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Increasingly, learners are pursuing degrees and professional development through online studies. According to a 2016 report 29% of Canadian university students are enrolled in at least one online course (Global Affairs Canada & Educonsillium, 2015, p. 52). At the same time the number of students in higher education with disabilities in also increasing. This growth combined with legislation such as the Accessibility for Ontarians with Disabilities Act (AODA), Section 508 of the U.S. Rehabilitation Act and the Special Education Needs and Disabilities Act (SENDA) in the United Kingdom, makes accessible and inclusive practices in educational environments an essential part of online course design and delivery.

This can be a daunting task to those not formally trained in course design or AODA standards. However, Universal Design, the idea that products and the environment should be accessible for all users, can help. Applying the principles of Universal Design to the online environment can serve as a guide and help make education accessible and usable for all users.


The materials on this site have been created to support course developers and course design teams to apply Universal Design best practices in the Design, Development, Delivery and Evaluation of online courses. This resource was developed and is hosted by Open Learning and Educational Support (OpenEd) at the University of Guelph.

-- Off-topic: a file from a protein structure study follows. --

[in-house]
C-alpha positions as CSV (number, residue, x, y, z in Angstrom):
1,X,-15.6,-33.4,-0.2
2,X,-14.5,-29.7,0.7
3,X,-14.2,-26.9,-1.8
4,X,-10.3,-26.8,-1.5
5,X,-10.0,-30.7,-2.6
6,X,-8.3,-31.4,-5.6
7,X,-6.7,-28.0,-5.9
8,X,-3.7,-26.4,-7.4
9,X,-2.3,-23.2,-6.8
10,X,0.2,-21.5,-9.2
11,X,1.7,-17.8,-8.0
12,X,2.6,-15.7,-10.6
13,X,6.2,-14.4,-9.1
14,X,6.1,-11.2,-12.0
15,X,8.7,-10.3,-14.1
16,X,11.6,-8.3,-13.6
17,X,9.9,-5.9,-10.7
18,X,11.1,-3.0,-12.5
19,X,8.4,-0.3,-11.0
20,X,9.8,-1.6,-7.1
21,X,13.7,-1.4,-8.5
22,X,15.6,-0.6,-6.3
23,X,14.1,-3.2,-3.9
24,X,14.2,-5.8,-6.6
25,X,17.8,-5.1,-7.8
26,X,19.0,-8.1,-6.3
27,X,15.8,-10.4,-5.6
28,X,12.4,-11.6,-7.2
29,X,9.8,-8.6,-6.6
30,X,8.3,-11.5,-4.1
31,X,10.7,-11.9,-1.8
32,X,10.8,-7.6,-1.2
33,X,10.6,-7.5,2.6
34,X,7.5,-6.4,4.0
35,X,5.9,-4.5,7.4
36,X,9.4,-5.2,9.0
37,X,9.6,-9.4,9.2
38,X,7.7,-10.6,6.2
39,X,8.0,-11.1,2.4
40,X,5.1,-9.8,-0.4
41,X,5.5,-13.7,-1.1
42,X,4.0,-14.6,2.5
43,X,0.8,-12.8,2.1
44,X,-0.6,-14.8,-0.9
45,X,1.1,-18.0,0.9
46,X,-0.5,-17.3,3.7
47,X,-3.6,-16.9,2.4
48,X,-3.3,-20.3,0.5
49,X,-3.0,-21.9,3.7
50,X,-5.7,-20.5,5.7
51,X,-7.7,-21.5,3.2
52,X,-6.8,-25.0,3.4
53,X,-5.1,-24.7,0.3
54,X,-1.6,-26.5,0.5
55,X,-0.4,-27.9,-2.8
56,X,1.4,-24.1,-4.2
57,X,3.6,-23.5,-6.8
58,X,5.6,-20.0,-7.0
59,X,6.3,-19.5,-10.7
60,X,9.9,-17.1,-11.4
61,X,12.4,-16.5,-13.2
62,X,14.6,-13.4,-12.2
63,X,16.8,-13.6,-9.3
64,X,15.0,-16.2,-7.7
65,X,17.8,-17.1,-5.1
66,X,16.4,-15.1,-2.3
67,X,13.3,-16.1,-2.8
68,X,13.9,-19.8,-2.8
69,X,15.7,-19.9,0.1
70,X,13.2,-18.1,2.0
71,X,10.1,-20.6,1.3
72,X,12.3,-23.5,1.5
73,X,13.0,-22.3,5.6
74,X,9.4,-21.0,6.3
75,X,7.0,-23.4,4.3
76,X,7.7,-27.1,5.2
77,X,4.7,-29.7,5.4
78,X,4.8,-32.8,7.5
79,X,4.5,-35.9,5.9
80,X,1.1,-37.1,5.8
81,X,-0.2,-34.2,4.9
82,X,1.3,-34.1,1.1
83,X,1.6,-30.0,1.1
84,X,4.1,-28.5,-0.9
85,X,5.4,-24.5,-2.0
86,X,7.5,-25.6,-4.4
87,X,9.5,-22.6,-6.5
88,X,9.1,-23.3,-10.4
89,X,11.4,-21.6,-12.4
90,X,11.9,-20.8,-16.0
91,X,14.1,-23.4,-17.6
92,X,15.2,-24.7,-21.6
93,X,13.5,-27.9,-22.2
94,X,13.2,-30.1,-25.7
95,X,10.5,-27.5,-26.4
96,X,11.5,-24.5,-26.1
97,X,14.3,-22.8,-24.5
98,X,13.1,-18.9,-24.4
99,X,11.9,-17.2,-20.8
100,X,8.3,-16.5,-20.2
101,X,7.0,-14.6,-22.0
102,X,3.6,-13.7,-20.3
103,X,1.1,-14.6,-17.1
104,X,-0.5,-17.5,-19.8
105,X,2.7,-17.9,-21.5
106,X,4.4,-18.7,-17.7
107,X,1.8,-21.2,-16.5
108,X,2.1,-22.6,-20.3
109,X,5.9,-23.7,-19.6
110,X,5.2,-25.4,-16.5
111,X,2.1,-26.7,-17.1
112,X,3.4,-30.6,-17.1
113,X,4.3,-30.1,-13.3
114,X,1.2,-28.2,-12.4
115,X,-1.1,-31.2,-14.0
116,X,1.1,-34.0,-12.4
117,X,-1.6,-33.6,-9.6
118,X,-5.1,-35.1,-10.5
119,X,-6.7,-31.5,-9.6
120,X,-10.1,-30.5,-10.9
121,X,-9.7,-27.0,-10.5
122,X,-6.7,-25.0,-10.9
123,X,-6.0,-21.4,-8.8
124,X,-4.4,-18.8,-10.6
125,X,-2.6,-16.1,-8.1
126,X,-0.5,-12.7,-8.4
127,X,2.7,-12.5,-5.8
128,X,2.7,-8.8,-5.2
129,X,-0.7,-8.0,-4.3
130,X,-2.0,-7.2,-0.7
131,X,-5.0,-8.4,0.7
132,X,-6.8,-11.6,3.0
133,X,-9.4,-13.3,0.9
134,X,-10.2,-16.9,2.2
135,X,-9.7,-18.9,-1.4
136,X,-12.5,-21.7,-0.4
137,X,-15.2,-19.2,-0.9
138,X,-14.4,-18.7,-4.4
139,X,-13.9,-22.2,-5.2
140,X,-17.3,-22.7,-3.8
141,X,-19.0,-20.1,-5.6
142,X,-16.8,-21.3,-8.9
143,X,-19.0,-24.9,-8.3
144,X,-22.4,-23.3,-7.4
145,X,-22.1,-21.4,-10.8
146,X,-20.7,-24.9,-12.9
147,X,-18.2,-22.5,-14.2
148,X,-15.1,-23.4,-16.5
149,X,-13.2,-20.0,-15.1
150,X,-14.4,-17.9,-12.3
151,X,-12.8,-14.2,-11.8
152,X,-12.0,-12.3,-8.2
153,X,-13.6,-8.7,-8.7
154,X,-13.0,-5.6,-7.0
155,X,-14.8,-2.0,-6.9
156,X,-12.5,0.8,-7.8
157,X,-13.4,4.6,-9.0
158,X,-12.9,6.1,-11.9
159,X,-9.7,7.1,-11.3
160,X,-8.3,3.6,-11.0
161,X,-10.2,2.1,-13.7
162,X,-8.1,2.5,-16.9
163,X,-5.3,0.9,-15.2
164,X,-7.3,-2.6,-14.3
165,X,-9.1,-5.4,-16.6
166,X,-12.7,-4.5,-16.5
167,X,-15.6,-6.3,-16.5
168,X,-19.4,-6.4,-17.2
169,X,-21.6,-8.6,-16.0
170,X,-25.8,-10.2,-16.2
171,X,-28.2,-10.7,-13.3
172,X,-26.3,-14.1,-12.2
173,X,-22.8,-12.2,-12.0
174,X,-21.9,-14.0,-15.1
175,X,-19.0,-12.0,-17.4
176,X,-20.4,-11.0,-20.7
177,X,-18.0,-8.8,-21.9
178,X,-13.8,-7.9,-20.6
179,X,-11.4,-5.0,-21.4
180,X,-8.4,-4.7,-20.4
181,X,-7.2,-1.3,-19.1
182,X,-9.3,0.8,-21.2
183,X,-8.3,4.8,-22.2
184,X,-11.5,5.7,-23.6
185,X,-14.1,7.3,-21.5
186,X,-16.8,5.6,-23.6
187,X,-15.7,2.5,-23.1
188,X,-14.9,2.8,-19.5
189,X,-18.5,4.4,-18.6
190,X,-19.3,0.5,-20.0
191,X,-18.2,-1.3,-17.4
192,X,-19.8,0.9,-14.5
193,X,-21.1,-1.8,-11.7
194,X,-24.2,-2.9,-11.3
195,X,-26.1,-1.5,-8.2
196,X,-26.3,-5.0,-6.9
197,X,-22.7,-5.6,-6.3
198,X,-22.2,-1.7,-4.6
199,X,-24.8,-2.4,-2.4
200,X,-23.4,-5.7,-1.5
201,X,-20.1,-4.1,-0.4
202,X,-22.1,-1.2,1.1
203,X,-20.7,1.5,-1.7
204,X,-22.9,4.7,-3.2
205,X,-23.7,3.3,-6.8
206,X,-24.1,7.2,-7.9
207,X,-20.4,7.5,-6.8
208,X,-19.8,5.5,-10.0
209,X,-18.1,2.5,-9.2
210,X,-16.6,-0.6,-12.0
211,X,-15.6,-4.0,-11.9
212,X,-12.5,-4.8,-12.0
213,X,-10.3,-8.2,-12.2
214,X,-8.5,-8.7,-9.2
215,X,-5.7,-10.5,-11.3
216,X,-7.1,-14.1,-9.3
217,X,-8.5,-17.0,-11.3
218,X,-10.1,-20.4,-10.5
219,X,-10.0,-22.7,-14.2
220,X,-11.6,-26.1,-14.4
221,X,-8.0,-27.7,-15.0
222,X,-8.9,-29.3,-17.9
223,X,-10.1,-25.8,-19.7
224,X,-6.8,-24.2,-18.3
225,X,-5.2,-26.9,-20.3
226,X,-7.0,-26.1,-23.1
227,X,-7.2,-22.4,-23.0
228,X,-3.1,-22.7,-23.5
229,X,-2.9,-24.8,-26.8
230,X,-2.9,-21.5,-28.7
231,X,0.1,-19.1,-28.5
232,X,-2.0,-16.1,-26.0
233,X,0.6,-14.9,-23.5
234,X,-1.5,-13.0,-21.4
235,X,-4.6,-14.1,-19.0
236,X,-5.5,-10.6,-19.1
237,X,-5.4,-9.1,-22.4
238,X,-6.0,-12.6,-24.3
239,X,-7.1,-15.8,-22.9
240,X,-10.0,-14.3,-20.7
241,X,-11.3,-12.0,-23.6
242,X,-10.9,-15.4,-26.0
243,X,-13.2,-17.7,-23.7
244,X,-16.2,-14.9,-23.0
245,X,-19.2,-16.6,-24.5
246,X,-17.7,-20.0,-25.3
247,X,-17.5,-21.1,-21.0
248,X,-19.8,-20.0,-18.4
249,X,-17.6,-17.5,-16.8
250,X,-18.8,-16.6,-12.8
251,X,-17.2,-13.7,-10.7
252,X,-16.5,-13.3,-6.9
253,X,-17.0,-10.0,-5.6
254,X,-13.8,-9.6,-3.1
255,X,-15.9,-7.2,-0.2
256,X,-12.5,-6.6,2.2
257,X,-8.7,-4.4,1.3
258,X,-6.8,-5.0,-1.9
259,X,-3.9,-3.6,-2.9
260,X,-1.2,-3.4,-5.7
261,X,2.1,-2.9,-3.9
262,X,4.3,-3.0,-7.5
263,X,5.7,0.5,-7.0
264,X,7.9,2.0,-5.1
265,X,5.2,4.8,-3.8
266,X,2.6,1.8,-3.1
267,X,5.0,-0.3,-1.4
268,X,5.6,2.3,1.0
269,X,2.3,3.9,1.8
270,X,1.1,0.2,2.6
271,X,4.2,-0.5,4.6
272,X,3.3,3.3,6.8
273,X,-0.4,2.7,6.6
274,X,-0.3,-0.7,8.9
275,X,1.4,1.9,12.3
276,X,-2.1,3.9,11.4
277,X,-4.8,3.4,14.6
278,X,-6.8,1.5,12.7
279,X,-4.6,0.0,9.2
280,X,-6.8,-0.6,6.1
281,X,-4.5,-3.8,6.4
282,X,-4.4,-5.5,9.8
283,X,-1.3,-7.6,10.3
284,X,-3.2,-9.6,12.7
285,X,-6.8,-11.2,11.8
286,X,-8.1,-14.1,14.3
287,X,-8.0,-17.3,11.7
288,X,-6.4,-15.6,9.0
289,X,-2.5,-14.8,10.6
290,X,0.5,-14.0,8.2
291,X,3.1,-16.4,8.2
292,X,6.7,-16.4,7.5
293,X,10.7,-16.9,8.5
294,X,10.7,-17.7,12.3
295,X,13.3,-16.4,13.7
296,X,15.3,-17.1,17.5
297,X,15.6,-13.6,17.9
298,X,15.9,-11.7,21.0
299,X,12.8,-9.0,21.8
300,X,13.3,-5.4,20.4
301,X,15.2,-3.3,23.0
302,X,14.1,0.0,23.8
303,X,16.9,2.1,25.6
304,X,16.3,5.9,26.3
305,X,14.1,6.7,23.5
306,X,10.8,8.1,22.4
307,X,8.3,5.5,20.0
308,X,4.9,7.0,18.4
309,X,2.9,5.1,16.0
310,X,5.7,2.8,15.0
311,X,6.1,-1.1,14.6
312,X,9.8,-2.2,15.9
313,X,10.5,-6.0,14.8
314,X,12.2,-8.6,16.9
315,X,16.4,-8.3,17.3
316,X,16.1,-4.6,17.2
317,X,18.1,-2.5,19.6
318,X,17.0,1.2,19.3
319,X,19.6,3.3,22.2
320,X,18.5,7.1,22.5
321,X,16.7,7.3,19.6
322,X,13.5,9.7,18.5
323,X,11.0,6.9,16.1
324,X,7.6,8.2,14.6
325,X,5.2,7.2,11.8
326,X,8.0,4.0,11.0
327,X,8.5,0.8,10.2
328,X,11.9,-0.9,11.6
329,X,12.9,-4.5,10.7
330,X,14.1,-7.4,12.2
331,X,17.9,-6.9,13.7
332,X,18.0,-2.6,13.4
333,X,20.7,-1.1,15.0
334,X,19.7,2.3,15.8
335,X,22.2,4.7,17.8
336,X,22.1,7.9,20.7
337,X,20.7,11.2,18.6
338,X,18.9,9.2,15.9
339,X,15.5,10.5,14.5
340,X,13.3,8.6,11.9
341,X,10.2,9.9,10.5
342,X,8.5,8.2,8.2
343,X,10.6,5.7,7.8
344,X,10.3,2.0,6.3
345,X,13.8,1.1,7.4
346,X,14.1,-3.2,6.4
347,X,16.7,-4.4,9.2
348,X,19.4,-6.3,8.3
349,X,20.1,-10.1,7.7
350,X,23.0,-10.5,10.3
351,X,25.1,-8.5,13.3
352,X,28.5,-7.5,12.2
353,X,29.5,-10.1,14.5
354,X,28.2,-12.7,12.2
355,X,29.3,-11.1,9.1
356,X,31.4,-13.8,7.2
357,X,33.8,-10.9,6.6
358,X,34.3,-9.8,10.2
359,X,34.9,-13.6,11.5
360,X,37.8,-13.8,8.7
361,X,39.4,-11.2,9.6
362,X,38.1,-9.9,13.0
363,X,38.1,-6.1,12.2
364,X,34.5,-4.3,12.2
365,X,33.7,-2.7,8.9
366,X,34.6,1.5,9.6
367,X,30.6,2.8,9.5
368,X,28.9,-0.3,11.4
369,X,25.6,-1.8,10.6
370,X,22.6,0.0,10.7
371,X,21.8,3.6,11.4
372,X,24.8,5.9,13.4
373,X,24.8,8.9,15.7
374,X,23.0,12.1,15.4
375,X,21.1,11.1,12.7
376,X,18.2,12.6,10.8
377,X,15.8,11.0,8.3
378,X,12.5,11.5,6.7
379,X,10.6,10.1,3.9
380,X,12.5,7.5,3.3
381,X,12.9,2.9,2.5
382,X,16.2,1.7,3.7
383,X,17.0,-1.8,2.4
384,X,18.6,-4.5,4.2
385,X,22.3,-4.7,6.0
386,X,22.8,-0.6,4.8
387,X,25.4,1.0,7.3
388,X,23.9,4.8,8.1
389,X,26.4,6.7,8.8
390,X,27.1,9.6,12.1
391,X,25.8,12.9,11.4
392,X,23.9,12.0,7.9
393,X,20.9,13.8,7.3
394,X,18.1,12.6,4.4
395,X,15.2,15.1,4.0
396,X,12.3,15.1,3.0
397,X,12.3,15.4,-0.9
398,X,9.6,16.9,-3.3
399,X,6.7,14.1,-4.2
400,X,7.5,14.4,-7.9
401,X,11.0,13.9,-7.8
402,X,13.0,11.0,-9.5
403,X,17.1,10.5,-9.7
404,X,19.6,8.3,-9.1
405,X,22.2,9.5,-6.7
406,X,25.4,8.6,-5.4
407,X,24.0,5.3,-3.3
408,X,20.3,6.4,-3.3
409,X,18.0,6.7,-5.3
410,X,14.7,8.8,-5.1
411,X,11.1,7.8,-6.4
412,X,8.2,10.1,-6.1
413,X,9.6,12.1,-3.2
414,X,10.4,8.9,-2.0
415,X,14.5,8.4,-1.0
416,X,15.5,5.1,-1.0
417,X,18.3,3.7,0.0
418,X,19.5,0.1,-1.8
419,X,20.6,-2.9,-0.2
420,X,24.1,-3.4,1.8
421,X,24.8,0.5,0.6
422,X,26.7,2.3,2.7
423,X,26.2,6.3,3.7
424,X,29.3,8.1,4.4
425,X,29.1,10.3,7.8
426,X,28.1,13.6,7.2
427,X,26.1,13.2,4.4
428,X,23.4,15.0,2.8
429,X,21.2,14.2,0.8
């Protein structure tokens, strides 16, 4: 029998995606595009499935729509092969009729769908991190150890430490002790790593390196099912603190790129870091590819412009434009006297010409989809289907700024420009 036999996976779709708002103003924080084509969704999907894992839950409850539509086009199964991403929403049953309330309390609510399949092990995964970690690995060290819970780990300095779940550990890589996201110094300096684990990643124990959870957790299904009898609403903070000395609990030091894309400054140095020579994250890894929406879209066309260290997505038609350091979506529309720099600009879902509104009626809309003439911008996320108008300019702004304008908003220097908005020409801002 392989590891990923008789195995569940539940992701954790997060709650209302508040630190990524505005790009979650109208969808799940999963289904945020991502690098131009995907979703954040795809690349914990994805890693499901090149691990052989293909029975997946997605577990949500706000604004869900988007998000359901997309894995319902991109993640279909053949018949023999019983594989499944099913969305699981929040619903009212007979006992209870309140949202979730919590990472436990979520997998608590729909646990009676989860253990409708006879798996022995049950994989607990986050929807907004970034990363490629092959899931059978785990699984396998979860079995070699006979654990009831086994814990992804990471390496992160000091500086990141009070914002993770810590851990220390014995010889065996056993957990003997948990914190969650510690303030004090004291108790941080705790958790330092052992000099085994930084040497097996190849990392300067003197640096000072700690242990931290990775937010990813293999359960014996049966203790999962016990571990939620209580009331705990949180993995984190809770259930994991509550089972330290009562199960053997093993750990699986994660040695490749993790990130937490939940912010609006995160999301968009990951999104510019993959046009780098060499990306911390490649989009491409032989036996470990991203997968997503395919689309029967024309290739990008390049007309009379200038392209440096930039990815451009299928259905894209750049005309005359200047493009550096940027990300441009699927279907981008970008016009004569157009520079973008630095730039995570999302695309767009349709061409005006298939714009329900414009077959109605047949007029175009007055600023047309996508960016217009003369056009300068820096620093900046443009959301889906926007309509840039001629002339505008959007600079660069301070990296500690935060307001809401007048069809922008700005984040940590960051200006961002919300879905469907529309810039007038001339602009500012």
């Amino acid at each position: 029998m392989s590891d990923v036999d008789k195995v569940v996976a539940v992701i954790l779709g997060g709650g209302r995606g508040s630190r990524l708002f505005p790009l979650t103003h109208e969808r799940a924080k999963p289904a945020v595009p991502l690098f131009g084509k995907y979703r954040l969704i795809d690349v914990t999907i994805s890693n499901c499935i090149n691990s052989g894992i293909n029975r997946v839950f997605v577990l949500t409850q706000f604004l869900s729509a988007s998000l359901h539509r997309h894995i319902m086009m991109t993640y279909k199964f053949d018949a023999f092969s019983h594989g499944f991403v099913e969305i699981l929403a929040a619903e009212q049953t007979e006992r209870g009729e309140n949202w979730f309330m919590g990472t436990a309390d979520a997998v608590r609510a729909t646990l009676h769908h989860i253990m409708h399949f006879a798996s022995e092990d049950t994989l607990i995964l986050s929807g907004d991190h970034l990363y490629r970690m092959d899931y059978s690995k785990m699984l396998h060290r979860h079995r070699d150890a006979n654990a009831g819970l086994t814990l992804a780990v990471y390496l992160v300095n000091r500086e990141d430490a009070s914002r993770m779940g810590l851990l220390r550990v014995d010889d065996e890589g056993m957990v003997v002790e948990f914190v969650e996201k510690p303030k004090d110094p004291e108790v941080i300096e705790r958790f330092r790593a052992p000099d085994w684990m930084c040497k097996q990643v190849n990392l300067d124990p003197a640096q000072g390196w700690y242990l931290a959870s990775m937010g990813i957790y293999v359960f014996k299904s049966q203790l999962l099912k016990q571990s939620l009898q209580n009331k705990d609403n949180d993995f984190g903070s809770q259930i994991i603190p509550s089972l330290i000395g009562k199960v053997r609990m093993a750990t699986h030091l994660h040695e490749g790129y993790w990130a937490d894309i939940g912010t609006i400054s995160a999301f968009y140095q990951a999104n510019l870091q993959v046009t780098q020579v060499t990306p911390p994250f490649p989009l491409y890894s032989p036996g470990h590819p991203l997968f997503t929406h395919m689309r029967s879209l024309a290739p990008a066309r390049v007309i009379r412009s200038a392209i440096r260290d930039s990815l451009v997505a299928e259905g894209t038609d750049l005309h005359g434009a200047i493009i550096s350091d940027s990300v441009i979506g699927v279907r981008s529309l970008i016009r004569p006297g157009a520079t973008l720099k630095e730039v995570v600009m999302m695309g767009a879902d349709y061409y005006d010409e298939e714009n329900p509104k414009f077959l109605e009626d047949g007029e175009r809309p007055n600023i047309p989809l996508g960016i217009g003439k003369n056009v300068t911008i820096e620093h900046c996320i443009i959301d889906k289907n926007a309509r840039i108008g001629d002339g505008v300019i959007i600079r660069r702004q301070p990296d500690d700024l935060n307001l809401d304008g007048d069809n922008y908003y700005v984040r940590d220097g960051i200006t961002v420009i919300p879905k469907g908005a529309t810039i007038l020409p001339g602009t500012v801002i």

This project was funded by eCampusOntario.

About eCampusOntario

eCampusOntario is a not-for-profit organization whose membership is composed of all publicly-funded colleges and universities in Ontario.

Their mandate is to promote access, collaboration and innovation in online and technology-enabled learning to enhance the student experience, support faculty development and extend Ontario's global reputation as a leader in teaching and learning through technology. Learn more about eCampusOntario.

Licensing Information

This work is licensed under a Creative Commons Attribution-NonCommercial 4.0 International (CC BY-NC 4.0) license.

This means that you are free to:

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  • Adapt - remix, transform, and build upon the material 

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This work is licensed under a Creative Commons Attribution-NonCommercial 4.0 International License.

Accessibility Information

All materials have been designed to meet WCAG 2.0 AA accessibility standards. For more information, please email our main office.


Global Affairs Canada and EduConsillium. (2015). Online and distance education capacity of Canadian universities: Analysis and review. Retrieved from http://www.tonybates.ca/wp-content/uploads/ANALYSIS-AND-REVIEW-of-Canada-Distance-Education-2015-EN-final-1-1.pdf